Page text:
The JJs List Blog

Refrigerator Mothers Now More Relevant Than Ever

Posted by on April 17, 2012 - 0 Comments

April is Autism Awareness Month. Ten years after the original national PBS broadcast of Refrigerator Mothers, the multiple award-winning documentary which JJ Hanley produced about unfounded mother blame in the treatment of this baffling disorder, the film’s poignant stories and powerful message is more relevant than ever.

The number of children diagnosed with autism today is said to be 1 in 88 children and 1 in 64 boys. When my son was diagnosed in 1996, the rate was said to be 1 in 3000.

Refrigerator Mothers deals with autism and its effect on families and communities through the stories of a generation of mothers in the 1950s and ’60s. They shouldered blanket blame by the medical establishment for supposedly causing autism as a result of “the mother’s failure to bond with her child.” Though wholly discredited today, the “refrigerator mother” diagnosis condemned thousands of children with autism to questionable, even dangerous therapies, and their mothers to a long nightmare of self-doubt and guilt.

In Refrigerator Mothers, a Kartemquin Films production, these mothers tell their stories for the first time. The film reached a national broadcast audience of 1.4 million viewers. The film went on to win multiple Grand Jury and First Prize awards at film festivals throughout America, was broadcast internationally and received an encore broadcasts and is used to teach graduate students in medical, psychological and social service fields.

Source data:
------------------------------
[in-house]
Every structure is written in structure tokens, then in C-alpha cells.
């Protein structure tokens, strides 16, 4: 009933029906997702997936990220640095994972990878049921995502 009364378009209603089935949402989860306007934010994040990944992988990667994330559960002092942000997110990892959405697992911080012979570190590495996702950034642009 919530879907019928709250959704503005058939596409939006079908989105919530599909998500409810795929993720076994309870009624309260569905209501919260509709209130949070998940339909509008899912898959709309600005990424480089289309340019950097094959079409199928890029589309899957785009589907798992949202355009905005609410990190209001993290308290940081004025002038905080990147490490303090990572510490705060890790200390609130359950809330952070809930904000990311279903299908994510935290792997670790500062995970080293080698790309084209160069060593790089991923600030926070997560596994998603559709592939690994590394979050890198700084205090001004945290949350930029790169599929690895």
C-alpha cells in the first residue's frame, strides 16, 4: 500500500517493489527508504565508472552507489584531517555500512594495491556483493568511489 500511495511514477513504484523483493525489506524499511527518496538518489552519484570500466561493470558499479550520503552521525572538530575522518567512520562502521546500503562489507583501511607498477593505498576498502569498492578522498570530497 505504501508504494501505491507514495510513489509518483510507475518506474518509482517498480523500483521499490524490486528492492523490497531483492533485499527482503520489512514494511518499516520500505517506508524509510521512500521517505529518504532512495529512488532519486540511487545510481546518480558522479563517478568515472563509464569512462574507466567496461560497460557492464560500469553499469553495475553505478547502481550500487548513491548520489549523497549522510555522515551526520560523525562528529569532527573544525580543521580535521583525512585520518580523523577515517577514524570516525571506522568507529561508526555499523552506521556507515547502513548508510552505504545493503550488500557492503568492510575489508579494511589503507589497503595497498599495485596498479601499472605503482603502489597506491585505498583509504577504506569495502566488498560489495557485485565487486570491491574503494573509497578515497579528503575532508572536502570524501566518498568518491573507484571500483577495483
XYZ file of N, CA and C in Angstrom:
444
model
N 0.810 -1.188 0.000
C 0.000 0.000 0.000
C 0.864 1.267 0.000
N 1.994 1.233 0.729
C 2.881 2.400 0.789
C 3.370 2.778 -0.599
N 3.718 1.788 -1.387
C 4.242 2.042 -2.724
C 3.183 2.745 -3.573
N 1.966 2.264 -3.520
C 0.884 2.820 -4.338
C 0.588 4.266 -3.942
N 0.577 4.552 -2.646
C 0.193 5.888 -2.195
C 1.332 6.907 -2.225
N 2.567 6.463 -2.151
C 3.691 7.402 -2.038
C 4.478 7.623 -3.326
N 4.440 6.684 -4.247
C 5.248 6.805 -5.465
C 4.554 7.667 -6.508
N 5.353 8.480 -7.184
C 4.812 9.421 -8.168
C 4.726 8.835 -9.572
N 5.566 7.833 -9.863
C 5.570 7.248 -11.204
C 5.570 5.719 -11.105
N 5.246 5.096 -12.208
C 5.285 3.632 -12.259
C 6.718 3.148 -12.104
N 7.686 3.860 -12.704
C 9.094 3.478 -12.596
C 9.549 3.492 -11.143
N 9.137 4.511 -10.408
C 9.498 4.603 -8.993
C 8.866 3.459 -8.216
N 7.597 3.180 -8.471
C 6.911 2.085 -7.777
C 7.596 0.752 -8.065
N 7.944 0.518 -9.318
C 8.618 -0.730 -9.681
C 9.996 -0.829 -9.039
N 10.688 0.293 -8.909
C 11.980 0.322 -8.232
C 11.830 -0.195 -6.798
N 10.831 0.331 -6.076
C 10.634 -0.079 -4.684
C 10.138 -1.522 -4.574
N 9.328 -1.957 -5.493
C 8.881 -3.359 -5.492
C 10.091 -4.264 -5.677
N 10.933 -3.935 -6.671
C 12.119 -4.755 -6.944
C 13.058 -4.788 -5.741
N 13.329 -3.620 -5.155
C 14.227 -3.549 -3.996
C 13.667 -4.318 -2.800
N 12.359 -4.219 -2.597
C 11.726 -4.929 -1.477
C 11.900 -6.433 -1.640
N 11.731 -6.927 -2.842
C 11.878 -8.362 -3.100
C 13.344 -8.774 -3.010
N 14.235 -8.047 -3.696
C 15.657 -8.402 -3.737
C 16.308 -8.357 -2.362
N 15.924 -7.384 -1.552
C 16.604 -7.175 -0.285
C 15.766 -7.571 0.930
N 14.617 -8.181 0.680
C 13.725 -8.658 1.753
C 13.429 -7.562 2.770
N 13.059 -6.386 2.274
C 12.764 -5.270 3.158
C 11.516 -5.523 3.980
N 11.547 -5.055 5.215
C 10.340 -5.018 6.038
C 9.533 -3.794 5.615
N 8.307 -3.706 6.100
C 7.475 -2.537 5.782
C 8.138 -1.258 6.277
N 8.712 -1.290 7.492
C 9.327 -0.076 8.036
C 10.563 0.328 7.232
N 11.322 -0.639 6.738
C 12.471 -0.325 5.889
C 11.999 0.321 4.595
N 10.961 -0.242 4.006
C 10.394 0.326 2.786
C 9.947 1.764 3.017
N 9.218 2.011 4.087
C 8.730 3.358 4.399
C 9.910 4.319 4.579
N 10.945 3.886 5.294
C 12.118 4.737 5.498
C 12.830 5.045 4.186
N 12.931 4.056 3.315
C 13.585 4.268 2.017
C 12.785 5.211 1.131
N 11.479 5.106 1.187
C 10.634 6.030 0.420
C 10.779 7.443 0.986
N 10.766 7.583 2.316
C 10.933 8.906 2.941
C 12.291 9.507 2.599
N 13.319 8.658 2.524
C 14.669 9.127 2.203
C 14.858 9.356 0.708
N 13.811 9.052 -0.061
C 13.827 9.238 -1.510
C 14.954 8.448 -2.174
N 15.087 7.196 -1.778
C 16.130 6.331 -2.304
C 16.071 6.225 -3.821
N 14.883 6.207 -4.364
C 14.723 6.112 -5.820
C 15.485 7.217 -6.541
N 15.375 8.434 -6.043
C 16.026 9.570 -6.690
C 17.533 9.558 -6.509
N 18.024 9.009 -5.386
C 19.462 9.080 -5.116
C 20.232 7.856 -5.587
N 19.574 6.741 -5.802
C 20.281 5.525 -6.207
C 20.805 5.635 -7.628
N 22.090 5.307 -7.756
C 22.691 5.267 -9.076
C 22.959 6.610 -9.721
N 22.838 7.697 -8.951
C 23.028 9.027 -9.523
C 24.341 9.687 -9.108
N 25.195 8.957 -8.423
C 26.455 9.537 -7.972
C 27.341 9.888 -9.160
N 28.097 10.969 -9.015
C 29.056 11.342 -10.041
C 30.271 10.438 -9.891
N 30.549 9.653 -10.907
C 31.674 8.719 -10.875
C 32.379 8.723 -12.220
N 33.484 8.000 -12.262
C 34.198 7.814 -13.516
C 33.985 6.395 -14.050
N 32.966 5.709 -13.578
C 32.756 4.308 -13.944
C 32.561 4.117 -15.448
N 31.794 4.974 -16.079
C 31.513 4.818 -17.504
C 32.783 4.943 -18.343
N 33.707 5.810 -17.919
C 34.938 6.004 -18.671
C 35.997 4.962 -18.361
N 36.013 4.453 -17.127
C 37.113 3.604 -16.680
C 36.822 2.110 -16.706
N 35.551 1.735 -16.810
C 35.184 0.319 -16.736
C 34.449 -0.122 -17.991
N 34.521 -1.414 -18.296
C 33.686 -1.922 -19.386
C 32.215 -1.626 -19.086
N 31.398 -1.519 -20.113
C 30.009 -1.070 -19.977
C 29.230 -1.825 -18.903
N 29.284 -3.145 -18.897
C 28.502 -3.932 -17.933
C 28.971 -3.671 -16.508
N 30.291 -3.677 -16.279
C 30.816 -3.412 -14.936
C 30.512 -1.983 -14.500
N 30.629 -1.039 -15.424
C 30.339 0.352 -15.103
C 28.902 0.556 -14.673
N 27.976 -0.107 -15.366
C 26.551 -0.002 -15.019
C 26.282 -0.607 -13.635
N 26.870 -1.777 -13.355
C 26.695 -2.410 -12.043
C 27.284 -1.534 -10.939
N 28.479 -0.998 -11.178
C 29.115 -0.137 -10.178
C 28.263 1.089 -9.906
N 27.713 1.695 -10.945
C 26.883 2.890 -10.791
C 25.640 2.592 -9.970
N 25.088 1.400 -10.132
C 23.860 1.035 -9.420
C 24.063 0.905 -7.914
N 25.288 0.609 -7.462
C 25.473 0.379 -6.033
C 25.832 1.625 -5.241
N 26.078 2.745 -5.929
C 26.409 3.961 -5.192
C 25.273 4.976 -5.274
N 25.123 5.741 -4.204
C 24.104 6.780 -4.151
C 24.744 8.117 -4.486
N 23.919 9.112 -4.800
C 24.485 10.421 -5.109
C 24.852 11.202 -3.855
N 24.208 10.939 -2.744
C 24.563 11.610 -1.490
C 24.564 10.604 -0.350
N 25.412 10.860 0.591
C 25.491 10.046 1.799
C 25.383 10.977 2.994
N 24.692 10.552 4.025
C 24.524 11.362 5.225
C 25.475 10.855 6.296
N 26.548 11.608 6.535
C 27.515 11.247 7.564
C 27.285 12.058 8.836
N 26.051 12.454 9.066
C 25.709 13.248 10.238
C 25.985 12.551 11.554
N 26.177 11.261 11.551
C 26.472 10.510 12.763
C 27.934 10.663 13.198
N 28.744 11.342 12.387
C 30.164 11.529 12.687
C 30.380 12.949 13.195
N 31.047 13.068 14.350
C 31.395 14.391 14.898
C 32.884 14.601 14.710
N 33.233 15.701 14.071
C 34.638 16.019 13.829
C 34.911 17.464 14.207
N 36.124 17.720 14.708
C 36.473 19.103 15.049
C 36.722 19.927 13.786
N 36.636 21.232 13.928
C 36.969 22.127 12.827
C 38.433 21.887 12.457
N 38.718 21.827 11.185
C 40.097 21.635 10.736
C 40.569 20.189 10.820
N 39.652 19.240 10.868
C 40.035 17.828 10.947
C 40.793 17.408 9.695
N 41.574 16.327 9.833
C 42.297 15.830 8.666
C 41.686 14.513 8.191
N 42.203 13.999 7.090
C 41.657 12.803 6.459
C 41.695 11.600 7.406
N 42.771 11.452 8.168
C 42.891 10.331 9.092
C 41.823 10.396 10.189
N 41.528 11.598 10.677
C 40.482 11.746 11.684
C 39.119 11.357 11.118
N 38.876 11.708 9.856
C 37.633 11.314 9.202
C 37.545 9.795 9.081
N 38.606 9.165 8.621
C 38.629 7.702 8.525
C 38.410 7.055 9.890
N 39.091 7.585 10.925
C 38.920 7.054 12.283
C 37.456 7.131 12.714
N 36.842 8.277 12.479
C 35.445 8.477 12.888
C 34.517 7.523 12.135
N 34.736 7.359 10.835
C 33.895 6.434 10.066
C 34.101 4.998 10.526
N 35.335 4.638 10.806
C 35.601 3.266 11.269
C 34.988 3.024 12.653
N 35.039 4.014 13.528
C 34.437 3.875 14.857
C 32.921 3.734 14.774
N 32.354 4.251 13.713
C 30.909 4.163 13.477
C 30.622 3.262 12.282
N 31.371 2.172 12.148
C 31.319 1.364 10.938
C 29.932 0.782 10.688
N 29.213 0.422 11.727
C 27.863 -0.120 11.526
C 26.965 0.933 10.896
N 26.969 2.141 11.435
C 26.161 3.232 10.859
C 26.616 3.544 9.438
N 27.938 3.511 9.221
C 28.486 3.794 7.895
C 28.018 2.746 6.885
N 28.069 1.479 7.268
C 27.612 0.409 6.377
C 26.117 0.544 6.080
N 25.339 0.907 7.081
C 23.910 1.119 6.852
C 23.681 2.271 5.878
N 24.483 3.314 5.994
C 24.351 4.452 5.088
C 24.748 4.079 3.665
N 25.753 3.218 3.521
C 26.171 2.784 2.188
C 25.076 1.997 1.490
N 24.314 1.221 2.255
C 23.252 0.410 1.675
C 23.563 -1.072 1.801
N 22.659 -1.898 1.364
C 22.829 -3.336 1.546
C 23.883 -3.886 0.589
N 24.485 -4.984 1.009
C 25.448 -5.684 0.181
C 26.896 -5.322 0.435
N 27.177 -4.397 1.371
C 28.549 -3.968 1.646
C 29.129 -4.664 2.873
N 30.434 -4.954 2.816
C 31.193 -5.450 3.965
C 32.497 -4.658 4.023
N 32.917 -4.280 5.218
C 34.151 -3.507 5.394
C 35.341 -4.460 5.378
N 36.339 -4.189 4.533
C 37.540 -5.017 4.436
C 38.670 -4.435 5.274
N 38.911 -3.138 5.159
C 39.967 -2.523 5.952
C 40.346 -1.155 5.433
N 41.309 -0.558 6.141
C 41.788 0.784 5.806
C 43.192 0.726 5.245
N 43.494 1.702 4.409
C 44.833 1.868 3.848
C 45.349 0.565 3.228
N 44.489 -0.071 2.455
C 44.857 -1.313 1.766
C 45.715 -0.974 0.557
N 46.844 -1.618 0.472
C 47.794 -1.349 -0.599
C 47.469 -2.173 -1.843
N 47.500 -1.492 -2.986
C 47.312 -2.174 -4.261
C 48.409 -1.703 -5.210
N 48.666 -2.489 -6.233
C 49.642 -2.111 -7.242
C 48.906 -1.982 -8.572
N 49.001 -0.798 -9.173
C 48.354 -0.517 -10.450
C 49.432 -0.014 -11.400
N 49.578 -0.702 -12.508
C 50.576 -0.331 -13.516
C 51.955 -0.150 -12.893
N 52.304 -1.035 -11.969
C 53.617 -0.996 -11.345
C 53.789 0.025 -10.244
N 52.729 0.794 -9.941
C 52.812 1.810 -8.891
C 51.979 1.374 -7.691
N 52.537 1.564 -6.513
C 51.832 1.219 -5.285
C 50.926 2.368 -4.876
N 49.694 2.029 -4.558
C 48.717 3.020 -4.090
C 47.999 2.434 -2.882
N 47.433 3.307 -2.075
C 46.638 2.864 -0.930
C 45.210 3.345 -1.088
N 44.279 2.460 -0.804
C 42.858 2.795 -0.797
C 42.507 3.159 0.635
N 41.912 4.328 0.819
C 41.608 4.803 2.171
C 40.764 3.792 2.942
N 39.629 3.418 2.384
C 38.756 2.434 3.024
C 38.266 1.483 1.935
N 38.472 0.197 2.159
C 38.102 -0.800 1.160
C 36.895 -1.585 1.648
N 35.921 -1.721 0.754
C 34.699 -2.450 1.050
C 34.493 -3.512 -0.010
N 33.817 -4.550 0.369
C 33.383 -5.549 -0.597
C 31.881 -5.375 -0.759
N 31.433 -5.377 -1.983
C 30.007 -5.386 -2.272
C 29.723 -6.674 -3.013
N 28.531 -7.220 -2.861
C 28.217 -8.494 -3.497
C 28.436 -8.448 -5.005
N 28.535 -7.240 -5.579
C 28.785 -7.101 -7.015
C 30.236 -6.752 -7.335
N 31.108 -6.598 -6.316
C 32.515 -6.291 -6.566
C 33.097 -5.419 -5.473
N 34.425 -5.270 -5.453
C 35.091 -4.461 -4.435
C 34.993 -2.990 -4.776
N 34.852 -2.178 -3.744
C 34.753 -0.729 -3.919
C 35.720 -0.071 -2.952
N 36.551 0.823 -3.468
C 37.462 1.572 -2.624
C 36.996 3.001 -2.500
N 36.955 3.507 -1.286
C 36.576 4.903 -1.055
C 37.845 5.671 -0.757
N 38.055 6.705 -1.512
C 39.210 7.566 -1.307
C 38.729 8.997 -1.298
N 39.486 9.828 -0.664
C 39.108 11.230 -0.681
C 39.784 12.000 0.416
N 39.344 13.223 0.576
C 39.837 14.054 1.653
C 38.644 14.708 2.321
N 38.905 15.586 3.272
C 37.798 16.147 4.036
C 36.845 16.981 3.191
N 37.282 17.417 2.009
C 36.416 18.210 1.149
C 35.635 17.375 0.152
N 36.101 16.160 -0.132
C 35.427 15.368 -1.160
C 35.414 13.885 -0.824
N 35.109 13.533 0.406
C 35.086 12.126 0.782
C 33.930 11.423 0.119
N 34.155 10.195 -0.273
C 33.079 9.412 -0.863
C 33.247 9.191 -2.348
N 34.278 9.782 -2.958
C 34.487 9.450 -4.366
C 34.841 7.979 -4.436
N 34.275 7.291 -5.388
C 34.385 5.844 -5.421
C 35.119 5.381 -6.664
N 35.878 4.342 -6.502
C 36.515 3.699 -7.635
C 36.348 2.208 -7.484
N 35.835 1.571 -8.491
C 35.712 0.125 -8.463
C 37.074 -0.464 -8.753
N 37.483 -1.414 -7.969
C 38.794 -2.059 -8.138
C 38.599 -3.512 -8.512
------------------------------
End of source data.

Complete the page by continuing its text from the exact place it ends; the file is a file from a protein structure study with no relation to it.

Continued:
Why is this film more relevant than ever? Because as numbers of diagnosed children increase, the partnership between medical and treatment professionals and parents is critical to successful futures for children with autism.

Early and consistent behavioral intervention changed my son’s future. He is now an engaged, interesting young man who will attend college in the fall. The same intensive treatments need to be consistently available and accessible to all children diagnosed with the disorder.

And there’s another thing. My son’s generation is now entering adulthood, and professional treatment providers, potential employers and families have very few resources to use to interact productively and successfully with adults who have autism.

Refrigerator Mothers reminds us that establishing a partnership is the way to go. It’s an exciting and frightening time and Refrigerator Mothers is there to give us perspective.

Visit this page for more information, and to purchase a copy of the DVD.

 

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